by Paul R. Spitzzeri
At this weekend’s Ticket to the Twenties festival, exhibits of historic artifacts from the Homestead’s collection will be displayed in the Workman House and La Casa Nueva covering a variety of themes from Prohibition, to the presidential election of 1928, to local music, to notorious criminal events in the region.
In the library of La Casa Nueva, where there are scenes from Cervantes’ famed early 17th century novel, Don Quixote, the emphasis will be on the “romance” of the Spanish and Mexican era of California as reimagined by such elements as the Mission Play, a passion play performed for some two decades at the Mission San Gabriel. One term used for this “interpretation” of pre-American California is Spanish Fantasy Heritage.
The play, penned by journalist and poet John Steven McGroarty, promoted the notion that Spanish missionaries brought civilization to native peoples as a noble endeavor, a position hardly endorsed by many, especially descendants of native peoples, today.
It was wildly popular at the time when the Ramona pageant in Hemet was taking off, as well, and counted Walter P. Temple, builder of the romance-filled La Casa Nueva, as one of its most fervent supporters. Temple, in fact, contributed $15,000 to the building of the Mission Playhouse, completed in 1927, and his business manager, Milton Kauffman, was on the executive committee for the project.
Temple’s devotion to San Gabriel was amply demonstrated when he bought the block of property across from the mission and constructed three commercial buildings on it and then donated the lot for the city hall, designed by architects he worked with on La Casa Nueva and other projects.
Another “romantic” aspect to the mission’s status as a major tourist destination was its “display” of “Chief Menito” who was held out to be an aged Indian chieftain. The Homestead has a couple of photographs of him in the collection, including the one highlighted here.
The image shows the diminutive Menito, standing second to the right in the front row with a sextet of visitors. Not only is the “chief” dressed up, Hollywood-like, in a feathered headdress, but so are the other two males, who wear natty suits and ties to go with the head gear. The women, meanwhile, are wrapped in blankets, wear necklaces and other jewelry, and one has a headband with two feathers on it.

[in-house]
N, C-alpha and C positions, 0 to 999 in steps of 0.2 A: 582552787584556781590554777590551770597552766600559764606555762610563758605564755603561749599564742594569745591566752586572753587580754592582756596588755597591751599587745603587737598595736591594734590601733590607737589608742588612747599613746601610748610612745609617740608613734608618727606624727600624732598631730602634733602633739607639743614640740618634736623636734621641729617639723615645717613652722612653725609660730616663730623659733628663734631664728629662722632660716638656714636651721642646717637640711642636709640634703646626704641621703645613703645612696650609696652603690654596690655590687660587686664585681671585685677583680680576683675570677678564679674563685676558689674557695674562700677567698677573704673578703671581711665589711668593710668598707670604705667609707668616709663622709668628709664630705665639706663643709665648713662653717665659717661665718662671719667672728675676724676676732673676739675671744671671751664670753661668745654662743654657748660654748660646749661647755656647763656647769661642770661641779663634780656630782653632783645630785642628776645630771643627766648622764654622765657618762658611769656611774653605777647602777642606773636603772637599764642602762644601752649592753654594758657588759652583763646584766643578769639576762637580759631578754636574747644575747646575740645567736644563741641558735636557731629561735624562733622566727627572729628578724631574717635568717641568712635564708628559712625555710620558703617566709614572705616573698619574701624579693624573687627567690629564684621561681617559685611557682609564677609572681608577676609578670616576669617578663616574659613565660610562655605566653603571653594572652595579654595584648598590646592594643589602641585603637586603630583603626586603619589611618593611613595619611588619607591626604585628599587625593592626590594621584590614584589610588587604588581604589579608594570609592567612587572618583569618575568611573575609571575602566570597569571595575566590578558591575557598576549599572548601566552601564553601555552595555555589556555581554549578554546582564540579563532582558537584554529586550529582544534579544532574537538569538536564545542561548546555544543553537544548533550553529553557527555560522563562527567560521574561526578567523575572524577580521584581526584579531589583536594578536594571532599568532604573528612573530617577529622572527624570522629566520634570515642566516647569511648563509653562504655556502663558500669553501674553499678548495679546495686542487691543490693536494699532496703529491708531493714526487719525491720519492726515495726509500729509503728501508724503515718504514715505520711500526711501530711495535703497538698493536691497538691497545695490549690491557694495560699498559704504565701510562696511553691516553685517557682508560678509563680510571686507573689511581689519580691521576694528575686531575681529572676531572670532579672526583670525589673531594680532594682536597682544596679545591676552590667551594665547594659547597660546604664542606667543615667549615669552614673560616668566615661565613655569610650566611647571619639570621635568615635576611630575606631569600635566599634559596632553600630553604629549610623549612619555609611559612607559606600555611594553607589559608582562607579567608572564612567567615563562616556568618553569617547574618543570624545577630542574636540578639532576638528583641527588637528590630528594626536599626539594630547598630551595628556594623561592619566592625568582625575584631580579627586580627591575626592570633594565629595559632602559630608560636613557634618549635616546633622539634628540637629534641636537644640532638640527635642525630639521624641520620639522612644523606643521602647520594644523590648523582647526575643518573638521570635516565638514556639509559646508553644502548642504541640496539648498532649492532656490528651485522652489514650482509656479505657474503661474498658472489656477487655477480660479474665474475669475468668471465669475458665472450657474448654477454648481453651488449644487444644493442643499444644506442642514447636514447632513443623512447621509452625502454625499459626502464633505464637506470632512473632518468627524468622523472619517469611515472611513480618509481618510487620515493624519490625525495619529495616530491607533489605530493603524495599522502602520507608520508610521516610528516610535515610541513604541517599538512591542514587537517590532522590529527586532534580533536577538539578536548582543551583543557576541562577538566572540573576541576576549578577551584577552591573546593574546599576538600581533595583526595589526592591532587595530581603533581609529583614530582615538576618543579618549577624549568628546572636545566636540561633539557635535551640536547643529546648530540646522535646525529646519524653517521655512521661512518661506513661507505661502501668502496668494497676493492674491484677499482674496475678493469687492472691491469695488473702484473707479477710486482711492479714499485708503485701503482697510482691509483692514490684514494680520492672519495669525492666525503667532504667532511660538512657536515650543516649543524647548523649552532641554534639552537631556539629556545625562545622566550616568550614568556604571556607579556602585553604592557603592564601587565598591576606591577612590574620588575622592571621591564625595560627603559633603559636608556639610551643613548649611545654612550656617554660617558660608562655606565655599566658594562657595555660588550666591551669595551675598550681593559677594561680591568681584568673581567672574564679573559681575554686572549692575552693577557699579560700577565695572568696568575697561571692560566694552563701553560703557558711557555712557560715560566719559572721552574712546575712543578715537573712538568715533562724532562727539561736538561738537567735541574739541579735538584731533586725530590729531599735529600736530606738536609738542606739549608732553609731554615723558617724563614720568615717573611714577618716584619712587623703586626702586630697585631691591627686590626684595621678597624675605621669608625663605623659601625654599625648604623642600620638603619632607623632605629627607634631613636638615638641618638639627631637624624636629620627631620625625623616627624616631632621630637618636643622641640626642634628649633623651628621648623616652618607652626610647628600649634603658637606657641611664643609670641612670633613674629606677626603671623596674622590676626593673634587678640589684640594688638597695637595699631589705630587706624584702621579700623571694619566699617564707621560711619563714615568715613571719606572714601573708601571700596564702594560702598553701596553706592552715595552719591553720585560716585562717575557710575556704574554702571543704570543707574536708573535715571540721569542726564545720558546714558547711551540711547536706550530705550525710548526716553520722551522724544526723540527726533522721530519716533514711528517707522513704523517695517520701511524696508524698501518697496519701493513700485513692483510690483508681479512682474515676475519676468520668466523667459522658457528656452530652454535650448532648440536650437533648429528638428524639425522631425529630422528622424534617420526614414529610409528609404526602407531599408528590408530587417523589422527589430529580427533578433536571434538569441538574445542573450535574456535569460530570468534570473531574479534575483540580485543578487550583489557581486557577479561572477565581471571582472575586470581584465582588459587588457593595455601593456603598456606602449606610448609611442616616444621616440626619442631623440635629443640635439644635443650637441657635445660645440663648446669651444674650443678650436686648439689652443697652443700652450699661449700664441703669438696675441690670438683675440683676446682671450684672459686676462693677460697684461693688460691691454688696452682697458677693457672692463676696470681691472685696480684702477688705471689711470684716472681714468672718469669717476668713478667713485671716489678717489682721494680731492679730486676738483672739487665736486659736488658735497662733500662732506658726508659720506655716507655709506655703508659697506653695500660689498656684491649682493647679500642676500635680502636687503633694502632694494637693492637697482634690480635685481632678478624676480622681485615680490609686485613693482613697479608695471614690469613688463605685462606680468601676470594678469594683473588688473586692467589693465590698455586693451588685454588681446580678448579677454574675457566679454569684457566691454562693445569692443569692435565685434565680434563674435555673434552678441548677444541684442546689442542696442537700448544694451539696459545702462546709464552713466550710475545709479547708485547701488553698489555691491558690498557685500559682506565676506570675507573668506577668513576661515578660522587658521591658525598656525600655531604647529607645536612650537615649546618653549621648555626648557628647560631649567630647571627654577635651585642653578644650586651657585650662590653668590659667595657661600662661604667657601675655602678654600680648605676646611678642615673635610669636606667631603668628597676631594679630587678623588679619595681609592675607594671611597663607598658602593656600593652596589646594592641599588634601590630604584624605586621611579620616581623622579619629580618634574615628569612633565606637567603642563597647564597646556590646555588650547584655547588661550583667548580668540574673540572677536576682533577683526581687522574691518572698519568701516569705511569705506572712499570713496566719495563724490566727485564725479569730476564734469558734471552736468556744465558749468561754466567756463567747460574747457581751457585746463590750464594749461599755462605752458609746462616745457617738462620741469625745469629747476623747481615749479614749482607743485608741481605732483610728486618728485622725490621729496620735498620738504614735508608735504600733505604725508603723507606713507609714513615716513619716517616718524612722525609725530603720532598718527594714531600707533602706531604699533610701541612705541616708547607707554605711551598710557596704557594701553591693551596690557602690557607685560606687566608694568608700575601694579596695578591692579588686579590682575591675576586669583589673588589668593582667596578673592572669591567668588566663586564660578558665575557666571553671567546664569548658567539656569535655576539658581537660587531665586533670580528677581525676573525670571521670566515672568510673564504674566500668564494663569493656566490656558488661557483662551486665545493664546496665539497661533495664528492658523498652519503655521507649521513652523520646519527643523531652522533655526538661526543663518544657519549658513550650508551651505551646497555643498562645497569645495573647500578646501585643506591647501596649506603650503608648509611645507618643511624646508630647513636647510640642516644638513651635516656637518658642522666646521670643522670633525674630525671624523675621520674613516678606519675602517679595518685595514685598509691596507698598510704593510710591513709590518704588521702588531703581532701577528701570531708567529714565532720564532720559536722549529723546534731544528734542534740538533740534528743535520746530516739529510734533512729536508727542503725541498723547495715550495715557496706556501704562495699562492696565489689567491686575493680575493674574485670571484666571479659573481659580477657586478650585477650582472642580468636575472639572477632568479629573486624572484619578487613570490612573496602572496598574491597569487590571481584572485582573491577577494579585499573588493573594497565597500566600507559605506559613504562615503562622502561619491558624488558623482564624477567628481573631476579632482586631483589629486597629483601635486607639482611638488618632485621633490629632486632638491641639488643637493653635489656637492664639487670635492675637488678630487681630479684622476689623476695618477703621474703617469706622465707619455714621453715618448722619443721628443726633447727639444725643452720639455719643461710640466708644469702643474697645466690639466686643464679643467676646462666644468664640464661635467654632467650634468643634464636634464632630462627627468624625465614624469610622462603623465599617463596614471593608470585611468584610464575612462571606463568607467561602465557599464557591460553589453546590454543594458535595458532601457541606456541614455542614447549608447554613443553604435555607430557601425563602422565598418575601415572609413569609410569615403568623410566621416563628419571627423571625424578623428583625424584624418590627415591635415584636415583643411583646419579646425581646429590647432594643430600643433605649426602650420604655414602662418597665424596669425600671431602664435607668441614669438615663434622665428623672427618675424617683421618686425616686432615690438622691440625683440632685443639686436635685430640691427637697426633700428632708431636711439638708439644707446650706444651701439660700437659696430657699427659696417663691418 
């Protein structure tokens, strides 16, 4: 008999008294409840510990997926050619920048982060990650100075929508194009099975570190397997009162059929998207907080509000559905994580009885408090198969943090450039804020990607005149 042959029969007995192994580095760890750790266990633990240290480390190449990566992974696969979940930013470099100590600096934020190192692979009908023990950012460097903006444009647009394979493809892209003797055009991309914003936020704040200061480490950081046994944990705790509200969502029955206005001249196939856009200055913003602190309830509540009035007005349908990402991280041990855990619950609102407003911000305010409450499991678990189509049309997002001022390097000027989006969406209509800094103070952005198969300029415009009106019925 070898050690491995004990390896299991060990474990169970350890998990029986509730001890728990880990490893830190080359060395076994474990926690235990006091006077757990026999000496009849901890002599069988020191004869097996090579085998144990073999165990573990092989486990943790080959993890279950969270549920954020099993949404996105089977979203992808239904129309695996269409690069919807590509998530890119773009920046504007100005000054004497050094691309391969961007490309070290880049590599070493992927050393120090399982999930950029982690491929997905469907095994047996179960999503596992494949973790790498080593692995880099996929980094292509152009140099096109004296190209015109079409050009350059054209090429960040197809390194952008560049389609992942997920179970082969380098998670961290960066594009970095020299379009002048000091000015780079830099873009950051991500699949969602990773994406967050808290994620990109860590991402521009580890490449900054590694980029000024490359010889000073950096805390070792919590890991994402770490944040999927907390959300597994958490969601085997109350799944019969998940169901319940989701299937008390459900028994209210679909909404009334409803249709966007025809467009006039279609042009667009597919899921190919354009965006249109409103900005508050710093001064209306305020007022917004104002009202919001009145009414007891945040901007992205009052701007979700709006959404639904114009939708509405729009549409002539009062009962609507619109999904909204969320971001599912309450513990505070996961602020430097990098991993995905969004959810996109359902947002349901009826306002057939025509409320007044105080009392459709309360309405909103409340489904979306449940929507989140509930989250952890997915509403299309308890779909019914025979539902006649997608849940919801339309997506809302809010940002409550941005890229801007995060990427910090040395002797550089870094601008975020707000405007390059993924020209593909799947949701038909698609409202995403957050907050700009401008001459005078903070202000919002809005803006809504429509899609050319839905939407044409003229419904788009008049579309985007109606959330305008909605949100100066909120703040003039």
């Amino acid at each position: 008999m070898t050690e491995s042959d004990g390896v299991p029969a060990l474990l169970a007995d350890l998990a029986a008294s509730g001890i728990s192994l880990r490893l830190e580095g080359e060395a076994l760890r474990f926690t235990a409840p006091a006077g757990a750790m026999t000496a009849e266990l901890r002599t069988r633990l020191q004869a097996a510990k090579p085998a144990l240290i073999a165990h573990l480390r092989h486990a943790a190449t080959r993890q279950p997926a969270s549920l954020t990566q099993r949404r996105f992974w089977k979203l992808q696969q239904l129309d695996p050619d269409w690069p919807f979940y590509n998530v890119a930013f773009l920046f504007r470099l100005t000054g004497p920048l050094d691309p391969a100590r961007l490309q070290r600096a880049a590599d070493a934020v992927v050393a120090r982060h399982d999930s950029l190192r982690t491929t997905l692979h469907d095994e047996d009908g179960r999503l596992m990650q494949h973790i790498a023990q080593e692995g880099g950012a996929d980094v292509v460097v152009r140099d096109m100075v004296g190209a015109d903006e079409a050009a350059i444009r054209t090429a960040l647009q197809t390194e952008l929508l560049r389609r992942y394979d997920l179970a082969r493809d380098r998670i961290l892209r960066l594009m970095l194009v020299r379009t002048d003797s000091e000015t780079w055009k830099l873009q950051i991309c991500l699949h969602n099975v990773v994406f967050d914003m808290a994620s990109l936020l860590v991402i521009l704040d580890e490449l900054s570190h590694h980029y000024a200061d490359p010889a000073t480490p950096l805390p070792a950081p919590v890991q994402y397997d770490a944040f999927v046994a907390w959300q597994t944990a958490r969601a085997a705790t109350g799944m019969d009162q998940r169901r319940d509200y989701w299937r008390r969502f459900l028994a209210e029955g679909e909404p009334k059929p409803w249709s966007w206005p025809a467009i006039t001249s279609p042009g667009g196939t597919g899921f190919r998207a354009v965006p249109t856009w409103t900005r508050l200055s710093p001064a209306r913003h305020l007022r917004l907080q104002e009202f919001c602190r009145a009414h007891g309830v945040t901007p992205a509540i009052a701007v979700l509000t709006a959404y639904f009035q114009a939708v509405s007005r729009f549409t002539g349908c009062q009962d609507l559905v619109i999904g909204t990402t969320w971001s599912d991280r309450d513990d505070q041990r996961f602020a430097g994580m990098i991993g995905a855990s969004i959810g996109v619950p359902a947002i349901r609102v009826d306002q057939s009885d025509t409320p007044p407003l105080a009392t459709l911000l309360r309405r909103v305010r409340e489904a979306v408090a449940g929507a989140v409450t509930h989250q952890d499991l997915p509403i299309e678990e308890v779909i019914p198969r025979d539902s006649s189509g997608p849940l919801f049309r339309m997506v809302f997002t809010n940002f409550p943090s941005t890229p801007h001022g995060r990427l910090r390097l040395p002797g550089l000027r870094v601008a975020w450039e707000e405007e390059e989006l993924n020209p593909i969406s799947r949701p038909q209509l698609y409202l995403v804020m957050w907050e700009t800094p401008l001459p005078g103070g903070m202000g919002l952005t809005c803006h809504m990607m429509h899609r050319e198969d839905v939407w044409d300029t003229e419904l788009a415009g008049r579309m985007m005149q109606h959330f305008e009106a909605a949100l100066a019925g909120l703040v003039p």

Obviously, feathered headdresses are drawn from examples found among the Plains Indians of the midwestern United States. The Indians in the greater Los Angeles area, commonly called Gabrieleño, had nothing like that, nor were the blankets and necklaces accurate to this region.
To the average tourist, much less non-Indians generally, this was of no consequence, because knowledge of variation among the many native indigenous people was not of much concern. For the folks in this photo, it was probably more than enough that they thought they were posed with a “real Indian” in “Chief Menito,” who might well have been of Indian descent.
Even that has to be questioned, though, without information as to who “Menito” actually was. After all, a lot of us grew up believing that Iron Eyes Cody, best known to my generation as the regal Indian shedding a tear at the pollution of our country in a 1970s commercial, was a “real Indian.” He actually was an Italian from New Orleans, who passed as a native American until his identiy was revealed in the mid-1990s.
There is no shortage of romantic references to the Spanish and Mexican periods in our regional architecture, street and city names, and elsewhere. Conditions have changed significantly, however, and there is certainly more awareness now of just how “reimagined” those pasts were in the 1920s and before.
This photo of “Chief Menito” and the tourists is testimony to just how common and embedded those romantic notions are. Visitors to the free Ticket to the Twenties event this Saturday and Sunday from 3-7 p.m. can see other examples as well as other interesting exhibits.